CAI has 8 fully-equipped kitchens including a bread art lab, a cruise galley kitchen and a confectionary arts lab.
View pics of
all kitchens here


Vegetable art created by CAI students


Study abroad @

Launch of Bachelor’s course

Affiliated to Osmania University, CIA’s flagship programme is a three-year Bachelor’s degree of Catering Technology and Culinary Arts. Chef Sudhakar’s vision kicked off a new trend in culinary education in India, and today other institutes have followed suit.


In 2011, Manipal University, which already offered a hotel management programme, launched the Welcome Academy of Culinary Arts (WACA) that offers a three-year BA in Culinary Arts. IHM, Aurangabad offers a four-year BA (Hons) programme. These Bachelor’s programmes offer training and exposure to all aspects food preparation and allied functions (see box).

Select culinary programmes in india




Fee per year

Academy of Culinary Arts


Bachelor’s in Catering Technology and Culinary Arts

Rs 80,000

Institute of Hotel Management


BA (Hons) – Culinary Arts (4 years)

16 lakhs

ITM School of Culinary Arts


Baccalaureate in Culinary Arts

3.8 lakhs

Welcomegroup Academy of Culinary Arts


BA In Culinary Arts

5.58 lakhs

Indian Institute of Hotel
Management & Culinary Arts


Bachelor’s in Catering Tech and
Culinary Arts

2.2 lakh

How chef’s learn
Curriculum delivery is through classroom sessions, practical training on campus and industry internships. By the end of the CAI’s Bachelor’s programme, students will have worked in all eight full fledged-training kitchens, including a bread art lab and a cruise galley lab, as well as in the academy’s compact 40-cover fine dining restaurant that is open to the public. During her training days at CIA in New York, Chef Kishi recalls having to differentiate between 80 varieties of tomatoes as part of building product knowledge! Having been exposed to just one variety of tomato in India, the challenge proved overwhelming. But a kindly professor encouraged her to taste each variety to familiarise herself with flavours. And learning to differentiate she did!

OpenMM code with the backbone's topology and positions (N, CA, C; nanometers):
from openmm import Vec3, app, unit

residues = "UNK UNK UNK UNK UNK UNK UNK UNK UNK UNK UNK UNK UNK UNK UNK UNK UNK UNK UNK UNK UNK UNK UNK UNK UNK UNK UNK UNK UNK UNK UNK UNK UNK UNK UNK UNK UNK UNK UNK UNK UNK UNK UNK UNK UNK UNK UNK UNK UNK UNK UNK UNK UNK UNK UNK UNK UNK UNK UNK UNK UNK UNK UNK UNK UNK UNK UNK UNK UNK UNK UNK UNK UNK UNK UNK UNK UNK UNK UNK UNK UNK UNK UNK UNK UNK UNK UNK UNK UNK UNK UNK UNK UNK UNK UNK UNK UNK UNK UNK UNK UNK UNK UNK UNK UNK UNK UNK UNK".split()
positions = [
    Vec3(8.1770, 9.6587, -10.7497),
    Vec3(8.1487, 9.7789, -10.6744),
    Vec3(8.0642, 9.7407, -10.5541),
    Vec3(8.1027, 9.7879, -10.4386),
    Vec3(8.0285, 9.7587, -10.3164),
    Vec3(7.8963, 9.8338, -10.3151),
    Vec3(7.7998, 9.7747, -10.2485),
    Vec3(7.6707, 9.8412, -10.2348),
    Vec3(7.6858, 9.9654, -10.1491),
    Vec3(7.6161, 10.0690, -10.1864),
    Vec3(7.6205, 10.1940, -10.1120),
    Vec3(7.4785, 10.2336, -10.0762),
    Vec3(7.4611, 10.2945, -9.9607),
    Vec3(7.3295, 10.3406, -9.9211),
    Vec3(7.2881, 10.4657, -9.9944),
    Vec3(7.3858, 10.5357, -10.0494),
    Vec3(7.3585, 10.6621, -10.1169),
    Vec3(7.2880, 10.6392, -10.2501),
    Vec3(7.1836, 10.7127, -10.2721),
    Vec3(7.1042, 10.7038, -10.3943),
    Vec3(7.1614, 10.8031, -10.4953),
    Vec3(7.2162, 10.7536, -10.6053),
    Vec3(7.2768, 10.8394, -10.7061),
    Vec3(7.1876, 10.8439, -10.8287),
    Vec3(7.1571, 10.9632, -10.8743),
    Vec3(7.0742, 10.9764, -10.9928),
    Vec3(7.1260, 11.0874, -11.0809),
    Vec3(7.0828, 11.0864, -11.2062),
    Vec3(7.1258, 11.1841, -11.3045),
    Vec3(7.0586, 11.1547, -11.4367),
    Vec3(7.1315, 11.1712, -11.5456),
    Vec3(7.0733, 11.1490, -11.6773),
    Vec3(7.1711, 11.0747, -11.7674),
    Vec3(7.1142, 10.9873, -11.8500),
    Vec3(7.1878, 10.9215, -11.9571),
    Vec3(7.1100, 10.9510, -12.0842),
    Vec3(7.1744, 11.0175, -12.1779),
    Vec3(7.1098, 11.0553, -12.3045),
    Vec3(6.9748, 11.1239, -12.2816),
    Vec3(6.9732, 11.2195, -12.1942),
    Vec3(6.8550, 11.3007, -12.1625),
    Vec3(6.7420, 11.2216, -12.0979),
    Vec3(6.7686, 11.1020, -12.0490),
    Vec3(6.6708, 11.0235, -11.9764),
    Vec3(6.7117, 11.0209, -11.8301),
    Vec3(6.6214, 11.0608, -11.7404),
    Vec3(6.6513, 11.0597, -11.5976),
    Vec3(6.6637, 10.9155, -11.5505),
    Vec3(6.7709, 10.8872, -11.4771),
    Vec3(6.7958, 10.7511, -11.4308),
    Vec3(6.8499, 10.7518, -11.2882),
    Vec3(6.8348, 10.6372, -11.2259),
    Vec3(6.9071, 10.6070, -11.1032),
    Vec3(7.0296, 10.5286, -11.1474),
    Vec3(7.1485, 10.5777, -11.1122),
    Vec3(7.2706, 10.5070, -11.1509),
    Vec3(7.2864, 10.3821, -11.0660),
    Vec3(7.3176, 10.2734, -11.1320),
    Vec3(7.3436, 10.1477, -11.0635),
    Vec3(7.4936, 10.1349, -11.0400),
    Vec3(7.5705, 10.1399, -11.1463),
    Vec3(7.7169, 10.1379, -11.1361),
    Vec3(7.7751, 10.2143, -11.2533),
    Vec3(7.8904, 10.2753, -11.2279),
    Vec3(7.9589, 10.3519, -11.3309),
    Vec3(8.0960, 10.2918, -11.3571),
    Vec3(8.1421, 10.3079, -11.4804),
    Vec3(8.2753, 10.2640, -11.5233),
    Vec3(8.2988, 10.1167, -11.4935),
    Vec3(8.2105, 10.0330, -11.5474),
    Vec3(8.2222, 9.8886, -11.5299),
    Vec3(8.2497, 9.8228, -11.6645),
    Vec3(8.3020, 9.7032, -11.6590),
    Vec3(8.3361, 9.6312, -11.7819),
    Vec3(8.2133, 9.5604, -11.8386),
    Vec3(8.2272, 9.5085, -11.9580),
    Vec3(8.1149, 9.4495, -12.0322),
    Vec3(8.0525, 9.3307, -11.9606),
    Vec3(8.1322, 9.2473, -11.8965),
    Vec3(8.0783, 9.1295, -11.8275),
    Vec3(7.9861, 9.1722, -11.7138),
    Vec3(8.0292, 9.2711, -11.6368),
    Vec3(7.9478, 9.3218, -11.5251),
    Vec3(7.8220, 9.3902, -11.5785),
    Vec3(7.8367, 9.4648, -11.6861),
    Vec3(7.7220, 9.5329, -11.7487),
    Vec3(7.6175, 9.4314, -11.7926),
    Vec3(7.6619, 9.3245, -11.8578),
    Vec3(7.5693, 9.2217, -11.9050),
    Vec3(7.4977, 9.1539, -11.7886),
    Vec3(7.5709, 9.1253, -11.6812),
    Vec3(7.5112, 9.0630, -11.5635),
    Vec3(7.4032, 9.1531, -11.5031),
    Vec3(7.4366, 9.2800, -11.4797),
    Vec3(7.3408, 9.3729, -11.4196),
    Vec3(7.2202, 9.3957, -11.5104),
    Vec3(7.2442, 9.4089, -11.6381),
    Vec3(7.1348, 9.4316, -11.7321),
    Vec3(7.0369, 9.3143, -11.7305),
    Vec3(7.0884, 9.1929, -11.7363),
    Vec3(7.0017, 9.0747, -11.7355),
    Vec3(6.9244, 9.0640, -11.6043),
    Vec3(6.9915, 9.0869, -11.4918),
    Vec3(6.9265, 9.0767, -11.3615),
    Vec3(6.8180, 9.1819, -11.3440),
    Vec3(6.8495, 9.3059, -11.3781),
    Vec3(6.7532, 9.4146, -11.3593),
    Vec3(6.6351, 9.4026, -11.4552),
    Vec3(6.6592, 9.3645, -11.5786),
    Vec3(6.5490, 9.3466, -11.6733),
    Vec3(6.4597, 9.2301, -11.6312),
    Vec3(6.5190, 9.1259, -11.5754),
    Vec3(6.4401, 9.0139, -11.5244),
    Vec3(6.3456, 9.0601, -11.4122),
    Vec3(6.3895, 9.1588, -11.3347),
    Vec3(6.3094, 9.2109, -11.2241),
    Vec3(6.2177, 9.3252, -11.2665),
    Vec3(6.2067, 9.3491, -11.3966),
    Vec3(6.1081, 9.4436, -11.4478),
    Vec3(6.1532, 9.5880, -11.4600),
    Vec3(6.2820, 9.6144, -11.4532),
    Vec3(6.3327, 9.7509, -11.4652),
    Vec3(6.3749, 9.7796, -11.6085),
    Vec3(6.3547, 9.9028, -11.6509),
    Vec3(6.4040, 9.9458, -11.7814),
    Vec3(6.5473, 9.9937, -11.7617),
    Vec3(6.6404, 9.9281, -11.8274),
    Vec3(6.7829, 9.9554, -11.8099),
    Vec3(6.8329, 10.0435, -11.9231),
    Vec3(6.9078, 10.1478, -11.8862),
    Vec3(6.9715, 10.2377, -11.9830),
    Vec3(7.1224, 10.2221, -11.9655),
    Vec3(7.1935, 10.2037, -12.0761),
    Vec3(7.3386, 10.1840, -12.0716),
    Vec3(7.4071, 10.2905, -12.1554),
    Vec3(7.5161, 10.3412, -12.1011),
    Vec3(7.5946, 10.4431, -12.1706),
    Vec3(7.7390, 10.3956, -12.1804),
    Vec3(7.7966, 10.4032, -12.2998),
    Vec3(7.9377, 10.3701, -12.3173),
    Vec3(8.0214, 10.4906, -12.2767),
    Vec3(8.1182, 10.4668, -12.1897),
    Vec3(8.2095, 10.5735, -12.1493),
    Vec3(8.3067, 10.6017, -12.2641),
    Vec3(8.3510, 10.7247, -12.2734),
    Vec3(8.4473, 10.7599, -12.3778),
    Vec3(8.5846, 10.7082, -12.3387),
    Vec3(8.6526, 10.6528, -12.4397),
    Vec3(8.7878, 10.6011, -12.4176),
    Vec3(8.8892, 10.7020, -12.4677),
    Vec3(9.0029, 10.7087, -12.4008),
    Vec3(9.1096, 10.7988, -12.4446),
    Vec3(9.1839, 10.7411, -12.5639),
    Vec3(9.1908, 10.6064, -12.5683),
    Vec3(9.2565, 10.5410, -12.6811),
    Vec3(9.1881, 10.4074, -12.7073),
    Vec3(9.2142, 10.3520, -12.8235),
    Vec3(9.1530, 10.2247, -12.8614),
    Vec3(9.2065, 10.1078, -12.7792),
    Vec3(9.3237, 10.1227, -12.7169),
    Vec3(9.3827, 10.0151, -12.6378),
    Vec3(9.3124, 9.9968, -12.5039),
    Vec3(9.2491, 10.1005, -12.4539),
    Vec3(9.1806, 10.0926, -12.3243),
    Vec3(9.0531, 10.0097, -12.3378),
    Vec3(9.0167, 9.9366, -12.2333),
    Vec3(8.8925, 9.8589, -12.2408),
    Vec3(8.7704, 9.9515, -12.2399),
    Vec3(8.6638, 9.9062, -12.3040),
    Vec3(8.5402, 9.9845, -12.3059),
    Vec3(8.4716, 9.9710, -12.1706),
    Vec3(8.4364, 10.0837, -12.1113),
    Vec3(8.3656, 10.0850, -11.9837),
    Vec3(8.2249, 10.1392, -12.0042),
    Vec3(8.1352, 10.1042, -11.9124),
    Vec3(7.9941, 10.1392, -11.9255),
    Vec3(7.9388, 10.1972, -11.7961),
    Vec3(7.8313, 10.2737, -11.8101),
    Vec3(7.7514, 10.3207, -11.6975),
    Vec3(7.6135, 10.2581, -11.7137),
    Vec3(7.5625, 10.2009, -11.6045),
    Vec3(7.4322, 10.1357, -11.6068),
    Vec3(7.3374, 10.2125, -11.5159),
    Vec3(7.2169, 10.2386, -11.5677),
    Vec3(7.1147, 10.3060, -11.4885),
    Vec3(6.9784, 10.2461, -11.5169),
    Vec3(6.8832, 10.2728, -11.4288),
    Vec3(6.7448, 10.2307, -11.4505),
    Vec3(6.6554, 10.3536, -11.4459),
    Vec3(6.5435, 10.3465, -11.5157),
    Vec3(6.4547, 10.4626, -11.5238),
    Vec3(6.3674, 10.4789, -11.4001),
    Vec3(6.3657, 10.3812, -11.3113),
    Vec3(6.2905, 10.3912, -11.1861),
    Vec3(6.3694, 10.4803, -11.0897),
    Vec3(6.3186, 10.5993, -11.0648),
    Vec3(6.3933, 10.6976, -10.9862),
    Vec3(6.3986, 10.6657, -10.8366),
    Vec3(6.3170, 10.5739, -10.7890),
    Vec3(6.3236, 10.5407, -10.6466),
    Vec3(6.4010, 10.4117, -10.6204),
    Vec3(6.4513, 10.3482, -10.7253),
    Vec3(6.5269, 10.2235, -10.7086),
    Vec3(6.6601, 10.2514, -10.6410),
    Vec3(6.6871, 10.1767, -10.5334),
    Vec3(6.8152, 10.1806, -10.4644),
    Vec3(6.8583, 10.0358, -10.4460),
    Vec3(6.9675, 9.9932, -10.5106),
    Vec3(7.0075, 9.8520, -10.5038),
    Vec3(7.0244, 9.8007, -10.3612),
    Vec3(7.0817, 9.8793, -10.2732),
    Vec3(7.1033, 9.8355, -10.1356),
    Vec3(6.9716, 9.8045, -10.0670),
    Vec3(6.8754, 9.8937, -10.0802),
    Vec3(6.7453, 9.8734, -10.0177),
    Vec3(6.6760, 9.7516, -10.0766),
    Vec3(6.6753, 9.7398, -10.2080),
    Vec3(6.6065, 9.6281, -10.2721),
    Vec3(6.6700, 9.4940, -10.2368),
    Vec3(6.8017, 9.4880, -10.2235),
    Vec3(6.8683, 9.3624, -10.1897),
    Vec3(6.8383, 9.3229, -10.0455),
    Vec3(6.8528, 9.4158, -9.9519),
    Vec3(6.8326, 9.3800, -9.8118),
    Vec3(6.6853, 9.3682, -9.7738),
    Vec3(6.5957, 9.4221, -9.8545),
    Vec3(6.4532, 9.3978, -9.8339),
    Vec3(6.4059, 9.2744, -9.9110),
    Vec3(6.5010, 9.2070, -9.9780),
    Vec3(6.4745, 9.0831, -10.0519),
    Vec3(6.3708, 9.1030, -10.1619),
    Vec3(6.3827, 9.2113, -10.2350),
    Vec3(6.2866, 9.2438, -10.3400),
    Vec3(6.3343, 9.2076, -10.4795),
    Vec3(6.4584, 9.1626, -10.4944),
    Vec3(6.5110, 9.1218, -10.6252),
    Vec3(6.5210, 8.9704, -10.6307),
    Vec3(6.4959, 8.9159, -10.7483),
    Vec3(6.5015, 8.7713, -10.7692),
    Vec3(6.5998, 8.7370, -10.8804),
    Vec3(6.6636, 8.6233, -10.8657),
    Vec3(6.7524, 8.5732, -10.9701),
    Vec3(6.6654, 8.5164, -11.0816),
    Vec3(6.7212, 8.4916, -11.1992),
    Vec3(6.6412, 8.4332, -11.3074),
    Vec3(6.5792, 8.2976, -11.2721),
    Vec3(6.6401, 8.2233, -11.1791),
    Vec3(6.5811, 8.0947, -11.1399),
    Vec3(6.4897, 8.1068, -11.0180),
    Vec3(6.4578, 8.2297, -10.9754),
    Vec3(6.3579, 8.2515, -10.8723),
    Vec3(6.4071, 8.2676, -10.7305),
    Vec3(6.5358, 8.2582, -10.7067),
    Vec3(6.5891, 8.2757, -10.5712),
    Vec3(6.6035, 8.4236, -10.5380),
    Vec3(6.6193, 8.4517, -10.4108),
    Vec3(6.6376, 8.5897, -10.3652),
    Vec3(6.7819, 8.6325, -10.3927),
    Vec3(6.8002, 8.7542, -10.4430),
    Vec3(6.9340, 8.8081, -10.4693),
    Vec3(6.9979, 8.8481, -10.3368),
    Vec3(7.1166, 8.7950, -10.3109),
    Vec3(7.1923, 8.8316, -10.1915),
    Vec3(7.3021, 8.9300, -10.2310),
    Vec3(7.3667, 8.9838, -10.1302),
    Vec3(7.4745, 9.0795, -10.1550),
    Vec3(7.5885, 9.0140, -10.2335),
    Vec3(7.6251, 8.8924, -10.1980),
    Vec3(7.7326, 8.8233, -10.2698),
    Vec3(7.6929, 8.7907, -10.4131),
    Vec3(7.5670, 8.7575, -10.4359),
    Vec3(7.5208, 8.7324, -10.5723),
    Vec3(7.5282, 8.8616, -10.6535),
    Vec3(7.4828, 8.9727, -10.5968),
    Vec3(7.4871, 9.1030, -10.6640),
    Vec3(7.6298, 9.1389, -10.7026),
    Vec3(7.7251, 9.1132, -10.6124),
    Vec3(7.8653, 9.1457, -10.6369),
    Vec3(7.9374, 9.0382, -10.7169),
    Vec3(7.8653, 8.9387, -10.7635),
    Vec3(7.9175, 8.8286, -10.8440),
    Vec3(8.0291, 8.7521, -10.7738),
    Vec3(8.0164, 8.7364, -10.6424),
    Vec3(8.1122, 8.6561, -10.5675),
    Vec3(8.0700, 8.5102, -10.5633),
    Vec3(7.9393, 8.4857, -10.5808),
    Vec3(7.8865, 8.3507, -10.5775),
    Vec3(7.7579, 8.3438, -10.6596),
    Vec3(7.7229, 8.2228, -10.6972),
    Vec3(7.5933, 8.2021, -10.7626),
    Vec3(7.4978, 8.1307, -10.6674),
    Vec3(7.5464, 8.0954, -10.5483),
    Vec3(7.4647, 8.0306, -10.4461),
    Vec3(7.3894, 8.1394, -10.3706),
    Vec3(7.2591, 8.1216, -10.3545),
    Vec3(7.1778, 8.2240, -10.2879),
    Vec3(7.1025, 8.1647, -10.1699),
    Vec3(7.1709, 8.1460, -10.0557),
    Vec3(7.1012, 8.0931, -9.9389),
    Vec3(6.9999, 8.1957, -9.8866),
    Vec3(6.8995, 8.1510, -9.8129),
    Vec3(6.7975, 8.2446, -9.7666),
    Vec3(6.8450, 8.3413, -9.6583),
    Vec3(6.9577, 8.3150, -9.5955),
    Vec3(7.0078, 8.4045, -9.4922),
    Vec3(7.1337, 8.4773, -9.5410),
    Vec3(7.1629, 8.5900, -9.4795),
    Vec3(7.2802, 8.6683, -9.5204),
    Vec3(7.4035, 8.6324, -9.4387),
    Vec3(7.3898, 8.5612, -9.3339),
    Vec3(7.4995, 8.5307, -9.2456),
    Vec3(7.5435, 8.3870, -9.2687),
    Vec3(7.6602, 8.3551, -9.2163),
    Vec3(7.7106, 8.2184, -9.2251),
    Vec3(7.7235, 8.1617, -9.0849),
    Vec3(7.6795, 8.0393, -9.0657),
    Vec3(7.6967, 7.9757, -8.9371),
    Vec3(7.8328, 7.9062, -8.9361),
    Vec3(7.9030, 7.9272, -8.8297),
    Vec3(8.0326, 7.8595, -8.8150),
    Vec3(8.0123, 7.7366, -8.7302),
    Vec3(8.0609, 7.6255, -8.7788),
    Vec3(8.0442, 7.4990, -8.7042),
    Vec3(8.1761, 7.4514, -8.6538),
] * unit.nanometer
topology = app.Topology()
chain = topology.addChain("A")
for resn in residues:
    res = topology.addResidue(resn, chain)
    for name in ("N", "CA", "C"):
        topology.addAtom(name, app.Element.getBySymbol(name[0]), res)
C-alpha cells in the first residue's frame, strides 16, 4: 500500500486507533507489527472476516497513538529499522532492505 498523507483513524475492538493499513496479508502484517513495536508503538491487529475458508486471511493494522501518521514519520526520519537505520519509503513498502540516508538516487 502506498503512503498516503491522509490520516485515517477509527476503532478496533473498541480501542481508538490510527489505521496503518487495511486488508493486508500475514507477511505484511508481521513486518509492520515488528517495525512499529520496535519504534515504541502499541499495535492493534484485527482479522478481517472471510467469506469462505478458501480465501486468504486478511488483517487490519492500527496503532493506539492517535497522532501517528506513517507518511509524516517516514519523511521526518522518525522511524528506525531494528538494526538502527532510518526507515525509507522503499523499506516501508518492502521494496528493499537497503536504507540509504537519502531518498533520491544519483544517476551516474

“Only those who  want to do this with their whole heart should join this profession”

Namratha Hoora

Pursuing a 3-year BA Culinary Arts programme @ Welcomgroup Academy of Culinary Arts

THIS second-year student based in Bangalore always had a penchant for cooking. But due to her late father’s chronic illness, she worked part-time after Class 10 to help support her family. Namratha rose to the level of training coach in the call centre industry, and finally took the plunge at age 29, to pursue her dream –  becoming a professional chef.

Choosing a course & getting in

Namratha visited several institutes to view the infrastructure, which she feels must be state-of-the-art. “At  WACA each workstation has convection oven. We have Victrinox knives, some costing as much as Rs. 5,000, and even a box that sterilises knives through radiation,” she shares. She applied online and took an online test for communication, logic and calculation. This was followed by a Personal Interview and Group Discussion. “They try to find out why you wish to join this course, to see if you are really serious,” she says.

Learning culinary and allied skills

In her first year, the curriculum gave exposure to a variety of cuisines, bakery and service etiquette. In the  second year Namratha looks forward to learning about planning menus and a core aspect - finance. Visual cooking demos are conducted in an auditorium, equipped with a projector and video camera. This enables the batch of 20 students to view close-ups as well as watch the videos at a later date for reference.

The Masterclass

Veteran chefs get invited to share their culinary expertise with students on campus. “A Canadian chef spent two weeks with us exposing us to cooking with two key Canadian ingredients – maple syrup and black rice,” she shares.

Hands-on training